The region known as Alsace-Lorraine combines two separate provinces, both of which have been fought over by France and Germany on a number of occasions during the last two centuries. Alsace is noted as retaining a distinctly German ambience on account of it falling into German hands from 1870 until after WWI and again during WWII. Both provinces are indisputably French now, but they retain plenty of non-French characteristics too.
Alsace is noted as a popular wine region and is home to a variety of wine-making towns dotted around the foothills of the Vosges Mountains. Lower in these same hills, the landscape is punctuated by picturesque chateaux and provincial cities featuring splendid cathedrals. Lorraine meanwhile is what is colloquially referred to as Joan of Arc country and is home to towns that epitomise medieval and historical France.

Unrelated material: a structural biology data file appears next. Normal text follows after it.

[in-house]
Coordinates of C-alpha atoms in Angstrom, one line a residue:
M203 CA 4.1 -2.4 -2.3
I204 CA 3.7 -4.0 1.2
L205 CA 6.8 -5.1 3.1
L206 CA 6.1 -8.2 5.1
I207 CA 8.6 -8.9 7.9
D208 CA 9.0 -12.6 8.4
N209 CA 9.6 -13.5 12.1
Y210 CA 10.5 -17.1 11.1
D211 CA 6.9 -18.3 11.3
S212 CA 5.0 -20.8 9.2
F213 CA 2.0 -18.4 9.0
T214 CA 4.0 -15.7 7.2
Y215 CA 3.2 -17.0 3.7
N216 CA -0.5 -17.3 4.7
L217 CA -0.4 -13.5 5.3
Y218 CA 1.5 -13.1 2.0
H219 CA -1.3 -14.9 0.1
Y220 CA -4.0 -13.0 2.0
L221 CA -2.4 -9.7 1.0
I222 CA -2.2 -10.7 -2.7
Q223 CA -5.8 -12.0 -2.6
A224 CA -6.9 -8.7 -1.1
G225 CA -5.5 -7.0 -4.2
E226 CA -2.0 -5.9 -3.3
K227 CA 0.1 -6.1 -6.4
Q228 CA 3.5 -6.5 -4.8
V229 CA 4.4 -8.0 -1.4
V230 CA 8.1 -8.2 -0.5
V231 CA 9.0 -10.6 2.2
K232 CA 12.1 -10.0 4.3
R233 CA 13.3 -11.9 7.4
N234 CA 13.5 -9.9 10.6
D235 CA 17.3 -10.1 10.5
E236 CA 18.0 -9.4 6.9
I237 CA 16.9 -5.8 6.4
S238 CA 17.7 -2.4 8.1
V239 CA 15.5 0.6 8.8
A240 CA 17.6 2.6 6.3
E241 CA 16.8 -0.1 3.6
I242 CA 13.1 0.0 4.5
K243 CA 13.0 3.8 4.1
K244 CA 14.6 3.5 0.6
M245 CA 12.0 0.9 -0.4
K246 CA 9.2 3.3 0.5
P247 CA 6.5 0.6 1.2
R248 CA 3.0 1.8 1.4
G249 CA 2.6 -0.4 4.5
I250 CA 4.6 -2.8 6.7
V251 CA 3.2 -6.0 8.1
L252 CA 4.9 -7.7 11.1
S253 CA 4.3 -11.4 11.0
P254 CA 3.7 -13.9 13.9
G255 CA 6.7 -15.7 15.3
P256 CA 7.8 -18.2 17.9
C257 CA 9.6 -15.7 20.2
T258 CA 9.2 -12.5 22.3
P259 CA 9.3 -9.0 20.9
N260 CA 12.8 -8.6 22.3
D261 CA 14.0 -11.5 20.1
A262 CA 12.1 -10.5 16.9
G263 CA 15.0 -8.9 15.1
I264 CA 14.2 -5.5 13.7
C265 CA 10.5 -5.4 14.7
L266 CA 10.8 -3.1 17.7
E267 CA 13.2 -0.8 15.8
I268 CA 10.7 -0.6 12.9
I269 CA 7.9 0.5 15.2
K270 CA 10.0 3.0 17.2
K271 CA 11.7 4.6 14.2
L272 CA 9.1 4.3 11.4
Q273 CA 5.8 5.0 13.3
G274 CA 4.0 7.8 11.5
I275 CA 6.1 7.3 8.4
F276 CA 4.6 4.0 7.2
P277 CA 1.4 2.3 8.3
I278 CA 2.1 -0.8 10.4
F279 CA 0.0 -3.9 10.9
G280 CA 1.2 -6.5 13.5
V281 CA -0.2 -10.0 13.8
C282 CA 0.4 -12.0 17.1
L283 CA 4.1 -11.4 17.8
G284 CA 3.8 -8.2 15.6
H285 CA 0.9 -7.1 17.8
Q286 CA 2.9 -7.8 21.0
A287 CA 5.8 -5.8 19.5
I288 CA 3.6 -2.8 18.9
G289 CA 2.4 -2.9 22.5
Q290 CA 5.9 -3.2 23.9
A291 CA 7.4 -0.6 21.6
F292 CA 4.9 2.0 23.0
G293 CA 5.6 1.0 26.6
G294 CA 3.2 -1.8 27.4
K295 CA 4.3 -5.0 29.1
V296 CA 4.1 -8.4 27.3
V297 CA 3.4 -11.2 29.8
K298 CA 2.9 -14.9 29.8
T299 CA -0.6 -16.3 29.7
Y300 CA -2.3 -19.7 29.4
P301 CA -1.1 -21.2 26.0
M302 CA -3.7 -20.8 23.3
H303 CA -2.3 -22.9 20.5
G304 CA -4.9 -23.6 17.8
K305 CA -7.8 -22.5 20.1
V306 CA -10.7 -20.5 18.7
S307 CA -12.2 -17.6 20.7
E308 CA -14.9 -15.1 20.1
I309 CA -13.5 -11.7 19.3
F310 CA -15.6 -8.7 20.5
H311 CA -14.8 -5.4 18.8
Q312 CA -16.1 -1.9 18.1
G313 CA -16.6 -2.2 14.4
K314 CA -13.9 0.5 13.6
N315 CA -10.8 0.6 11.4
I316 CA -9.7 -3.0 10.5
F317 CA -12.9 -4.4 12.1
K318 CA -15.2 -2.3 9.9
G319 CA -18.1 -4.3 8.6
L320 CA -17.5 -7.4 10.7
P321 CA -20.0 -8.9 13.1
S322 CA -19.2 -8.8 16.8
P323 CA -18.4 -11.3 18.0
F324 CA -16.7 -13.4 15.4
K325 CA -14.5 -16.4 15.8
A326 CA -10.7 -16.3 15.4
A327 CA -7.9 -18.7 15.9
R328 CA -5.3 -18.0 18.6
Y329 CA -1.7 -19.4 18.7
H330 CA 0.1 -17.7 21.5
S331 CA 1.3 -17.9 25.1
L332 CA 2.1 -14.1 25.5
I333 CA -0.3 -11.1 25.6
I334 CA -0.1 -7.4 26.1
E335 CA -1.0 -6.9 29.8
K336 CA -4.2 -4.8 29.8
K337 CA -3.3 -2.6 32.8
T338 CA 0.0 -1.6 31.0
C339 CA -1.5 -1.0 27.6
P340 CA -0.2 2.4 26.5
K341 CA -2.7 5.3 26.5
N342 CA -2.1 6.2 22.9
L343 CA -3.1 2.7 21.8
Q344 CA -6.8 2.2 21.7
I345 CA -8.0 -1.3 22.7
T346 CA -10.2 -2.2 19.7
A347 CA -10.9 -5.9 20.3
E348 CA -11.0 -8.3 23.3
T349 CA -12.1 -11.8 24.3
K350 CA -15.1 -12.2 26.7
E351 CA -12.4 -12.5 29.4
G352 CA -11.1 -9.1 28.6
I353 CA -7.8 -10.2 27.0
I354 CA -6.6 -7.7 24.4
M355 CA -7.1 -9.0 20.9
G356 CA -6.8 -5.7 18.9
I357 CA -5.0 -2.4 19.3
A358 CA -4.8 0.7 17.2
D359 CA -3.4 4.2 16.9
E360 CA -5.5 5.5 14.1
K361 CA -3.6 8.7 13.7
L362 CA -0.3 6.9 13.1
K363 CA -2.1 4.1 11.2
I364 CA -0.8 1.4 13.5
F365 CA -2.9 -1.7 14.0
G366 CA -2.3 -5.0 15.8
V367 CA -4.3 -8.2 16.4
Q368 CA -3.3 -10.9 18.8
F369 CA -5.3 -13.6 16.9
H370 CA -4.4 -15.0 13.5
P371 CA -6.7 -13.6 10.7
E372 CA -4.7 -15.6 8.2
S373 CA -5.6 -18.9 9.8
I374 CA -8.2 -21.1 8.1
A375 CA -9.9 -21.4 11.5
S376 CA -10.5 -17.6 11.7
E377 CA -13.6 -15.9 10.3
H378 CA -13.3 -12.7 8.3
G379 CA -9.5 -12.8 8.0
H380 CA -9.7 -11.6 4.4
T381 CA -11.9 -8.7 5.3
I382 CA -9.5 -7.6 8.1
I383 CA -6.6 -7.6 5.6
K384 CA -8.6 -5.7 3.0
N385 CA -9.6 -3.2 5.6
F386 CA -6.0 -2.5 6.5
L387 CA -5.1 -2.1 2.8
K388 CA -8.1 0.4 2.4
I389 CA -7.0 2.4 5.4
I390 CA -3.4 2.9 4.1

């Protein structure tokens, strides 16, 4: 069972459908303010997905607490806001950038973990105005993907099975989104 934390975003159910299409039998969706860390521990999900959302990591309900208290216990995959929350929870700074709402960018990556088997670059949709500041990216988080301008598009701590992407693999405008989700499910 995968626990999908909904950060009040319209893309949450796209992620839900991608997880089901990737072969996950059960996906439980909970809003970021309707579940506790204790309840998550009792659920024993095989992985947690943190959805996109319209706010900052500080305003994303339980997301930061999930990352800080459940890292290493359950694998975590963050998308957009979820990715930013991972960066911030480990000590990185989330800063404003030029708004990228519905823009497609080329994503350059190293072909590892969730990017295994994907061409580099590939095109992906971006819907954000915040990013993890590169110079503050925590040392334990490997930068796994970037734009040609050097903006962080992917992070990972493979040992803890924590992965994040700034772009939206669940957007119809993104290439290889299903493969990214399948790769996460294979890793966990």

A pleasant drive up the winding road of the Vosges Mountain takes you through lush green forestry, eventually bringing you to Mont Sainte Odile, an old convent at which you can stop and enjoy some truly magnificent views over the Alsace area.
Alsace’s third-biggest town and perhaps its most scenic is Colmar; another urban centre with a distinctly medieval flavour to it. Wine shops and old-fashioned little cafés sit amid half-timbered houses helping to generate a richly historic atmosphere.
Among the finest chateaux in the region is the magnificent Haut Koenigsbourg, an easily accessed structure set against a scenic countryside backdrop. Entry to the castle is free and unrestricted, and visitors are permitted to explore and take photographs at their leisure.
In the winter, skiing and other winter sports can be found at the Ballon d'Alsace ski resort. With five distinct areas dedicated to skiing, snowboarding, snowshoeing and sledding, there’s no shortage of opportunities for those of all skill levels to pursue their favourite winter activity.